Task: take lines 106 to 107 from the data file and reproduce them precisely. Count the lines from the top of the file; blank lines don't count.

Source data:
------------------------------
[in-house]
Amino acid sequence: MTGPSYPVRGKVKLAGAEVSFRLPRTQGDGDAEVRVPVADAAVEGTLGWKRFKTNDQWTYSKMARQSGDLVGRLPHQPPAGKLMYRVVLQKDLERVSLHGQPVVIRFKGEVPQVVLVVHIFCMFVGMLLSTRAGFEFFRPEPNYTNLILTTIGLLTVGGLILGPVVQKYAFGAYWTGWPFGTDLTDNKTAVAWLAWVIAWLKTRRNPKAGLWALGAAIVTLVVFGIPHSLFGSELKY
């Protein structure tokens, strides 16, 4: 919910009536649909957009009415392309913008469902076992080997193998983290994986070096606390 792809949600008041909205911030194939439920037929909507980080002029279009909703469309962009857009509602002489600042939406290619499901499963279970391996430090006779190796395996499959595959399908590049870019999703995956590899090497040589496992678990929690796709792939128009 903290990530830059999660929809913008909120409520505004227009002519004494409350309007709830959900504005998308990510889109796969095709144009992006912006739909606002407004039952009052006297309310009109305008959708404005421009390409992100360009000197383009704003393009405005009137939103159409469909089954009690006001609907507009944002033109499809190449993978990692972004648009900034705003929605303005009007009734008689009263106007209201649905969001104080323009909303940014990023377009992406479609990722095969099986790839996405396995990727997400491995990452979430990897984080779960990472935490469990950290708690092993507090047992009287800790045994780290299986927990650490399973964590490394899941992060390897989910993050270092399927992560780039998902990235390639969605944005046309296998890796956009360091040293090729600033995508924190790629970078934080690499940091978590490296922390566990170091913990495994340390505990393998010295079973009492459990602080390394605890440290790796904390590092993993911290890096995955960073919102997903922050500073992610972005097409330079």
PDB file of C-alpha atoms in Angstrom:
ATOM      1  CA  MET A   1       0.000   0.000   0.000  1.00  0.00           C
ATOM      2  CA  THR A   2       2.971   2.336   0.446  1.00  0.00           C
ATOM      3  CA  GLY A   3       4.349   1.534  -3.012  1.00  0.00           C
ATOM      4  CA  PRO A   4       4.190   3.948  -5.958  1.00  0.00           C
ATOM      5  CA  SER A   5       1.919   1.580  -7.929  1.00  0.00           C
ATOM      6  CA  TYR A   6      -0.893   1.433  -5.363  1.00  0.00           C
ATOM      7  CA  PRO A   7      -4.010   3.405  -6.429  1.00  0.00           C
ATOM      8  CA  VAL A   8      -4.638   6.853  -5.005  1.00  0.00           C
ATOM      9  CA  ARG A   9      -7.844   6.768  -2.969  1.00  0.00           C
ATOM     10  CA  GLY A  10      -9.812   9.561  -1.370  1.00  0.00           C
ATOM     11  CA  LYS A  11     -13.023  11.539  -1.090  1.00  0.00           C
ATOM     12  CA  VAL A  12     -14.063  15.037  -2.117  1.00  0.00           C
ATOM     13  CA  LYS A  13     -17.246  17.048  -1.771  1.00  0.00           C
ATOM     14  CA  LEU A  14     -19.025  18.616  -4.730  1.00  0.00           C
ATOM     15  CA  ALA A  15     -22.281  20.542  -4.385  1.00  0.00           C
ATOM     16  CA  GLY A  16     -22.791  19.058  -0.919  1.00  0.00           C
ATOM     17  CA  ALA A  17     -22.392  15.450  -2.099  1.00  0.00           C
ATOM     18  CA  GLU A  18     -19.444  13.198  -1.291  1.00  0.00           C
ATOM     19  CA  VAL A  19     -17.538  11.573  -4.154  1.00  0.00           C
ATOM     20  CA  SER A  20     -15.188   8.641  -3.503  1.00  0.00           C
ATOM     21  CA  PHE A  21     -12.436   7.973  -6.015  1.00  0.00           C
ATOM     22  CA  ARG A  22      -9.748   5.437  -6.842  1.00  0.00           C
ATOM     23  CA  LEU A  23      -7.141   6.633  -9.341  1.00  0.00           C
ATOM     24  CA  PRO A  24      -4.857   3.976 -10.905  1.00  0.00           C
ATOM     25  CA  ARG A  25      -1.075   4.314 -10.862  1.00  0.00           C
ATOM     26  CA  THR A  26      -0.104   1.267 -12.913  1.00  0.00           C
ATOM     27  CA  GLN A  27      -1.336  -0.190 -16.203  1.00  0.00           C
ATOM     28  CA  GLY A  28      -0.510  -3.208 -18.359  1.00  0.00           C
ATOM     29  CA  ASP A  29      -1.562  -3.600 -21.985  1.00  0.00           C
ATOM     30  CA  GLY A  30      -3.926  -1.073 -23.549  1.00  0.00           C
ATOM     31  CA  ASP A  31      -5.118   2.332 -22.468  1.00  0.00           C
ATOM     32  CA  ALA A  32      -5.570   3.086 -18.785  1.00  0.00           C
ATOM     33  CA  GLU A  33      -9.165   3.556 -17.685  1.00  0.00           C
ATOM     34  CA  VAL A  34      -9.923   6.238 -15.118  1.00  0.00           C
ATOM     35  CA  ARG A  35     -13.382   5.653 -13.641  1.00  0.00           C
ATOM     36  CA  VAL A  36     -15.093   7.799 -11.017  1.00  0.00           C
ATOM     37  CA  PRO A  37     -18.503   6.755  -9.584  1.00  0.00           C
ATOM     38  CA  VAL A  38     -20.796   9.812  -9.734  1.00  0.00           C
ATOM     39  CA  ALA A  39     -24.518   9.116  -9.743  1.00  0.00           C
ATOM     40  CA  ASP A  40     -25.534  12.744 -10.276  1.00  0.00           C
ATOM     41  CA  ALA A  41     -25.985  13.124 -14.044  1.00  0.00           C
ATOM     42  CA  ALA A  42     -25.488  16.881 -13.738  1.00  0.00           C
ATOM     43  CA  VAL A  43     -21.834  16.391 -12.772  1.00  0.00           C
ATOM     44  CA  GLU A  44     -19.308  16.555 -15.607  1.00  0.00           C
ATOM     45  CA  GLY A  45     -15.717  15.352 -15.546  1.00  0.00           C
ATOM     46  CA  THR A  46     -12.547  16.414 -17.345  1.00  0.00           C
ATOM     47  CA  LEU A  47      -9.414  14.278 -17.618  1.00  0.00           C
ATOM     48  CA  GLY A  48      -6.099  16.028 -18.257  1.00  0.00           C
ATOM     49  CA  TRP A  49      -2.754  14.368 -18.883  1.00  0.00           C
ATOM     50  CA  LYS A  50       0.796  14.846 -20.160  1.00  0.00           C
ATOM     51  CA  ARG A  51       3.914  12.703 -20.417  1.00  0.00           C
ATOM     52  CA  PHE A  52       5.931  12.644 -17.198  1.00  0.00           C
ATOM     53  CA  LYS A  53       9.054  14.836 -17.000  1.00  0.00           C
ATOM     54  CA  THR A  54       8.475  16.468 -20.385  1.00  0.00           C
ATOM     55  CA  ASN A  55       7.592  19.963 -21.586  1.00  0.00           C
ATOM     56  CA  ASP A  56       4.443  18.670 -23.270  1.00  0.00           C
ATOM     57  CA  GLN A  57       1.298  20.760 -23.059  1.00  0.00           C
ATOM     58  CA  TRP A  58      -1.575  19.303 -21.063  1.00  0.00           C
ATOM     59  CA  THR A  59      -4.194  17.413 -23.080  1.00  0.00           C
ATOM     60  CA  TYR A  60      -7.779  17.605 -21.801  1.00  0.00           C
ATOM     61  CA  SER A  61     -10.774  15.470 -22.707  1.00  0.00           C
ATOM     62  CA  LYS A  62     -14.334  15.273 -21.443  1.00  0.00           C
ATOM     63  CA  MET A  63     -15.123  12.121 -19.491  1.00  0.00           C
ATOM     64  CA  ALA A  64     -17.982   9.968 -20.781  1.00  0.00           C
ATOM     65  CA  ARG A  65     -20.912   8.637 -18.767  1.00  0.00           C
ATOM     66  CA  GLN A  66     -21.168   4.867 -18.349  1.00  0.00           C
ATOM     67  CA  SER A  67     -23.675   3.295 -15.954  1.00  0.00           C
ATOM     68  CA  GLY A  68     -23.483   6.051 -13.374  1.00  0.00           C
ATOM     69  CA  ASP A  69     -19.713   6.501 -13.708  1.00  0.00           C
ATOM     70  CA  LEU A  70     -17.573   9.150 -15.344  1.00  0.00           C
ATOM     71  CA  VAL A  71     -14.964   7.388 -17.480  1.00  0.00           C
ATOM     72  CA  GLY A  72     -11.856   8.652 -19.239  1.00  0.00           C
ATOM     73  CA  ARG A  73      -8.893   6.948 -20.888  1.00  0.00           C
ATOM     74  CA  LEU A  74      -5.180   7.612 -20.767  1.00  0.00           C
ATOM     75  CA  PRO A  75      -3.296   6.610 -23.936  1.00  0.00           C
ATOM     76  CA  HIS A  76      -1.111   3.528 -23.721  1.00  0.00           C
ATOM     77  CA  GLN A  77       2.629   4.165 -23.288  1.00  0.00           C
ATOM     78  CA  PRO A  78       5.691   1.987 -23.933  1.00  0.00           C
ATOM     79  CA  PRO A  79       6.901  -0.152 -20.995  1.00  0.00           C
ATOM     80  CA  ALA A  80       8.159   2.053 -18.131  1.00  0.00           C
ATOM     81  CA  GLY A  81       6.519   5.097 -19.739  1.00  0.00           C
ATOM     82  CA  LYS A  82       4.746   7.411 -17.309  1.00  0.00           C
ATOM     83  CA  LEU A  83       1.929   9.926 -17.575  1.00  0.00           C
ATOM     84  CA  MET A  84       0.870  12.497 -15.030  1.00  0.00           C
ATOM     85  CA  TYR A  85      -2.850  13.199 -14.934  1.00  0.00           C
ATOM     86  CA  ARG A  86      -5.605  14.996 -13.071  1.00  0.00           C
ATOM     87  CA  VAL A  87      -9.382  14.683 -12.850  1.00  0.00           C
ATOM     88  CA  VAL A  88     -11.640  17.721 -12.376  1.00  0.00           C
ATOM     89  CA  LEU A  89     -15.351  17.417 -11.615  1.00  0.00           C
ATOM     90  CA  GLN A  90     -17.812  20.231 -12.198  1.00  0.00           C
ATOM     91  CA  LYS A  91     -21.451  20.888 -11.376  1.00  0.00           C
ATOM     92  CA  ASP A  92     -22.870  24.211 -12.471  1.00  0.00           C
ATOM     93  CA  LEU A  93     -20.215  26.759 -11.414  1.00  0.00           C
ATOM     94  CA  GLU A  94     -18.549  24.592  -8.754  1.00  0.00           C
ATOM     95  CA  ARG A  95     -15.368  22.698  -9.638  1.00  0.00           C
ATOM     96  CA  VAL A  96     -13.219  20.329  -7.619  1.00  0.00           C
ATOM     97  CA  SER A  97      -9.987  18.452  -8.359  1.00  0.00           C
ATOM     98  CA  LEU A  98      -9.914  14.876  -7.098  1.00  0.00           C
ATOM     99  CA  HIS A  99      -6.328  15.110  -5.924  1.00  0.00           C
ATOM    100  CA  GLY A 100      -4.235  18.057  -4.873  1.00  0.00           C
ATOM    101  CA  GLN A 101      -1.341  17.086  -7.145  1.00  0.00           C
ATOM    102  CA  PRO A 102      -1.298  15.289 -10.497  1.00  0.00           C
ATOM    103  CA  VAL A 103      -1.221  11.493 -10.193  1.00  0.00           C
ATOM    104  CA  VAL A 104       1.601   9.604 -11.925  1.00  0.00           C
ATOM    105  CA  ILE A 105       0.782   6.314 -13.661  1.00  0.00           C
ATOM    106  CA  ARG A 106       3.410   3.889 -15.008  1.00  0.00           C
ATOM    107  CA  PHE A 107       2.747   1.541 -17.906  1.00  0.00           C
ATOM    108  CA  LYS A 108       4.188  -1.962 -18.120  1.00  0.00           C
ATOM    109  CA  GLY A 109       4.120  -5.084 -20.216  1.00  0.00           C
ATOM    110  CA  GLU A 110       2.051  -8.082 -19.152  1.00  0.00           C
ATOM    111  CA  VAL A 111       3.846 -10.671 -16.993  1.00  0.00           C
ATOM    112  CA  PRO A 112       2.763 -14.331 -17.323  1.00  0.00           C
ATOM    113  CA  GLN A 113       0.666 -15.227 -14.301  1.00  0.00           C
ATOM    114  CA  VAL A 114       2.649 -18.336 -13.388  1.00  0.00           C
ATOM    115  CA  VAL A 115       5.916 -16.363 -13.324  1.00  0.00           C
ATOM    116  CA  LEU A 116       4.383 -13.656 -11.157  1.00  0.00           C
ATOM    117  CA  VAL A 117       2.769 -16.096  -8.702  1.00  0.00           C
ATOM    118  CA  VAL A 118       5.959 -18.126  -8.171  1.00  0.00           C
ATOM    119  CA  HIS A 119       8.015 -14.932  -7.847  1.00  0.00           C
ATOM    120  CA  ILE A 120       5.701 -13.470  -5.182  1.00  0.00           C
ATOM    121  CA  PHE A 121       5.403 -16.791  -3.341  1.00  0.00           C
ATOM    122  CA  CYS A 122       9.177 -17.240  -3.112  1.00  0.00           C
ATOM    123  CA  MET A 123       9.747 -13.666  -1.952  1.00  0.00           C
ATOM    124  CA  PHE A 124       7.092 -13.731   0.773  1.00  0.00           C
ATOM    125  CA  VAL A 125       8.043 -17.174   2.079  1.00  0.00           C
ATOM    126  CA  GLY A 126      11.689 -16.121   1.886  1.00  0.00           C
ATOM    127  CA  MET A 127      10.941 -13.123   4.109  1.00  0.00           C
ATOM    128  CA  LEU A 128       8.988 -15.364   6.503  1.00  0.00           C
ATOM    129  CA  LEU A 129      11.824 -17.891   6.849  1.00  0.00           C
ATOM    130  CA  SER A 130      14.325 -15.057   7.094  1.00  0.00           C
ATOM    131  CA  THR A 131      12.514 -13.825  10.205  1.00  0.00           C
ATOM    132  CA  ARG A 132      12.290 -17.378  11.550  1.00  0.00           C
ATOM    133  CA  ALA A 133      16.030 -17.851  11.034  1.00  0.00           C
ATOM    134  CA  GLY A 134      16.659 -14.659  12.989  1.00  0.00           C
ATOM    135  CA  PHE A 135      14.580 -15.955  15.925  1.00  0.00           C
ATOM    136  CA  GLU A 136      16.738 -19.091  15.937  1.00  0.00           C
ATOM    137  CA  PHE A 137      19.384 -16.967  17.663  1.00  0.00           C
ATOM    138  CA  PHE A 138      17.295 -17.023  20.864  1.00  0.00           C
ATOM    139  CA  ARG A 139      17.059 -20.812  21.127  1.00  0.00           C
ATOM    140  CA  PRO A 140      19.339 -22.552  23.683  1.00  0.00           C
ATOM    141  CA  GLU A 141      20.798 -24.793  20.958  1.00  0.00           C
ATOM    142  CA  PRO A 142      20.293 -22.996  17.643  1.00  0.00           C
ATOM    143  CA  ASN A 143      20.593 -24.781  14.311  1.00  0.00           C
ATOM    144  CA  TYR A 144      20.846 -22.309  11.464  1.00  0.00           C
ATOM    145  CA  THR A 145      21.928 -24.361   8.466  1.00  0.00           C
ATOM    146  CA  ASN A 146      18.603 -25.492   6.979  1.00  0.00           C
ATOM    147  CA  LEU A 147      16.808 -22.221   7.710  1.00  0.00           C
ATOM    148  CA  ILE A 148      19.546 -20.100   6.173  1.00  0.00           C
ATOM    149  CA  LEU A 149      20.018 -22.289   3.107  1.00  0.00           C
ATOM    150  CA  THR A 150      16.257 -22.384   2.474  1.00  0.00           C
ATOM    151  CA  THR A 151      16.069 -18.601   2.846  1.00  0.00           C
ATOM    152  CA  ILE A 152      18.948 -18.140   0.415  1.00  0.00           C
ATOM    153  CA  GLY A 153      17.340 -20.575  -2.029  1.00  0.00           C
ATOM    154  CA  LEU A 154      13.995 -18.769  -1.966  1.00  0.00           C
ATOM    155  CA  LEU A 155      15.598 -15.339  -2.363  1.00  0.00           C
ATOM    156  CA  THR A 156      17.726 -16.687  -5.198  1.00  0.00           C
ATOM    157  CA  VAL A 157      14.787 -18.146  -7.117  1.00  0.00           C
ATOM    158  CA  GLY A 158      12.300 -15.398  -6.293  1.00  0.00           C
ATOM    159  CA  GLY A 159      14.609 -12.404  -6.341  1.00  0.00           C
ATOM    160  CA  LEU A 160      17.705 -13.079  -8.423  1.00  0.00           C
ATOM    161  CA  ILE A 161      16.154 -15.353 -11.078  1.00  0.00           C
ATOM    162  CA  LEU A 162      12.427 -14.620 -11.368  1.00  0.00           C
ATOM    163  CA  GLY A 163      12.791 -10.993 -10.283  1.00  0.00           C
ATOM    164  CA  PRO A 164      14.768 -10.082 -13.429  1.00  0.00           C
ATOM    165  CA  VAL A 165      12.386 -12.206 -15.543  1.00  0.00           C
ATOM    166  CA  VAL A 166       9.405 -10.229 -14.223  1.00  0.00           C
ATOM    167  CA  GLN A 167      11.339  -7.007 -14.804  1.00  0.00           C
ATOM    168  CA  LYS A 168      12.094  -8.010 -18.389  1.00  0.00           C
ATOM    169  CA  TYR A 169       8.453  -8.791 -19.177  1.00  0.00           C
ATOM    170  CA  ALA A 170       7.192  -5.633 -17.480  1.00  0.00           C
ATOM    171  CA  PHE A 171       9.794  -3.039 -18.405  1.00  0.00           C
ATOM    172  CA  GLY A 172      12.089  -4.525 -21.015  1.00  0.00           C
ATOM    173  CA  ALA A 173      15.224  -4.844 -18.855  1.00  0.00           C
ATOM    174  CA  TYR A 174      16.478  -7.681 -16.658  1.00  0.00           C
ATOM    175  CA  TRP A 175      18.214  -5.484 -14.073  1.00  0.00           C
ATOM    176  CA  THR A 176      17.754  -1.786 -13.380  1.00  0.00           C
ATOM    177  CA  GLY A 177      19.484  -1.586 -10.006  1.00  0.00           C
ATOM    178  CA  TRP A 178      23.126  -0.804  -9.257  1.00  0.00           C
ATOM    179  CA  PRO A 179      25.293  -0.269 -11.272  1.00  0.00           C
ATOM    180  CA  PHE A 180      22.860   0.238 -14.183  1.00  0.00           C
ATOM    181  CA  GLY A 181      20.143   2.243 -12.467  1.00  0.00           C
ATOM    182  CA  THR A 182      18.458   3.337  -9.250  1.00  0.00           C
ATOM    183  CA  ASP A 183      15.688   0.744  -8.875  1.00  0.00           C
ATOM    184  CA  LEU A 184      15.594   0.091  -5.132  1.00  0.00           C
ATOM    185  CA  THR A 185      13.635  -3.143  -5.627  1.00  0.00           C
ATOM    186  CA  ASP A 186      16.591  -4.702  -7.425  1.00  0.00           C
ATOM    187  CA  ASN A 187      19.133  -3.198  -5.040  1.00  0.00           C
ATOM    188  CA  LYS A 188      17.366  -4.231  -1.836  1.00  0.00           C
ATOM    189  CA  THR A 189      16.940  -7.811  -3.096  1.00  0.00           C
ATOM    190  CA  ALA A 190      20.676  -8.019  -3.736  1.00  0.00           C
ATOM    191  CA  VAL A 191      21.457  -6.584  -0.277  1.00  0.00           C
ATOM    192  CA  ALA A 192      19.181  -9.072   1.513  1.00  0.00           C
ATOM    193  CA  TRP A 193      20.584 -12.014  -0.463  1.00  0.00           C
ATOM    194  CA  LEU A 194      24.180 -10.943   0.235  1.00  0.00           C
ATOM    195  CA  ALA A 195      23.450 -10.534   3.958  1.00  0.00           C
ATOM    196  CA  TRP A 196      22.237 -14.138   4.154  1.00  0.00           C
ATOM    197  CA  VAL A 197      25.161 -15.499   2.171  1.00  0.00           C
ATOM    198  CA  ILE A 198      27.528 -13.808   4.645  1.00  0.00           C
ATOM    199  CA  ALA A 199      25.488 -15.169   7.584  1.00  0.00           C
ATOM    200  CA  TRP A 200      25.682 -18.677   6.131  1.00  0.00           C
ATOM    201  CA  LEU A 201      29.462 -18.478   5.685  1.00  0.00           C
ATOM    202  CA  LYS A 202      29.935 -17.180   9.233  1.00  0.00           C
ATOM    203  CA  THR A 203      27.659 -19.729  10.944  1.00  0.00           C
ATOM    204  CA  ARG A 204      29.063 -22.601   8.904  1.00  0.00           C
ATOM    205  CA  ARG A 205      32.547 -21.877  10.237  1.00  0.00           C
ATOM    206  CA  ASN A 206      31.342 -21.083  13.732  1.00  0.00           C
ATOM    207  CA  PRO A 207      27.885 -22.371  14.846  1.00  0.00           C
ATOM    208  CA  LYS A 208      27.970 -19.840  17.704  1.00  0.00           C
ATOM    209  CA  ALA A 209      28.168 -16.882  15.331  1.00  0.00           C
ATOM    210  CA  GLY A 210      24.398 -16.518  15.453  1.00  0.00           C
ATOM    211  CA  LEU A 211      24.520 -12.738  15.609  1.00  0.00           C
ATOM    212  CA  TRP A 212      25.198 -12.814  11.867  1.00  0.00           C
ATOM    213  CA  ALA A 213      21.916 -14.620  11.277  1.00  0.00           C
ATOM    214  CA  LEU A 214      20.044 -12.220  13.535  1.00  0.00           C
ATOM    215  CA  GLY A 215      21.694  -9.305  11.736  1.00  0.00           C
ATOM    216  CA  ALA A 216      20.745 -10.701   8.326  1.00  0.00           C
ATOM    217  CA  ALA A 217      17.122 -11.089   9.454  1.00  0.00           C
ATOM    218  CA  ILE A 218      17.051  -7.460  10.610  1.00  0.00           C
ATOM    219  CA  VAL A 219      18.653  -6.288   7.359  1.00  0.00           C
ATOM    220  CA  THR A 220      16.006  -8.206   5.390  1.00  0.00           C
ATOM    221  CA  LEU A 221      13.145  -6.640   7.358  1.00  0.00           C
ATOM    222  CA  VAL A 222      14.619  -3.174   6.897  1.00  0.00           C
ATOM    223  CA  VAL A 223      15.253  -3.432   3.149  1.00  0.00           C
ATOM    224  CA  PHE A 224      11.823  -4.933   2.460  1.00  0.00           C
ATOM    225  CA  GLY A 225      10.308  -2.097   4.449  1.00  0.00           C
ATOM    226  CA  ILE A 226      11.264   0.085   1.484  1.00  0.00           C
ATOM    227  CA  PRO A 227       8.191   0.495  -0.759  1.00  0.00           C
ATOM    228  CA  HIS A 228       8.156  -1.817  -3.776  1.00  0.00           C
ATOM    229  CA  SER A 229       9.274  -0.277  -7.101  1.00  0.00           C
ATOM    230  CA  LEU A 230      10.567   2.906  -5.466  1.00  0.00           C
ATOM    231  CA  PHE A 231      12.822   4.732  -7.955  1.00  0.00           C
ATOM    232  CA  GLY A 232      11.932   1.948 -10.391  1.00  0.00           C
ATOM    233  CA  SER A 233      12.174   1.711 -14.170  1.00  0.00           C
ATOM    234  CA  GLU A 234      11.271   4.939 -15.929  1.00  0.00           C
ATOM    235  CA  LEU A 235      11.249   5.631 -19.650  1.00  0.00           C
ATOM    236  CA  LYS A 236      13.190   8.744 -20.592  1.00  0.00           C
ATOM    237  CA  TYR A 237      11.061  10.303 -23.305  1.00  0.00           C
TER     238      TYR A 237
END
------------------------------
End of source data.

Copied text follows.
ATOM    102  CA  PRO A 102      -1.298  15.289 -10.497  1.00  0.00           C
ATOM    103  CA  VAL A 103      -1.221  11.493 -10.193  1.00  0.00           C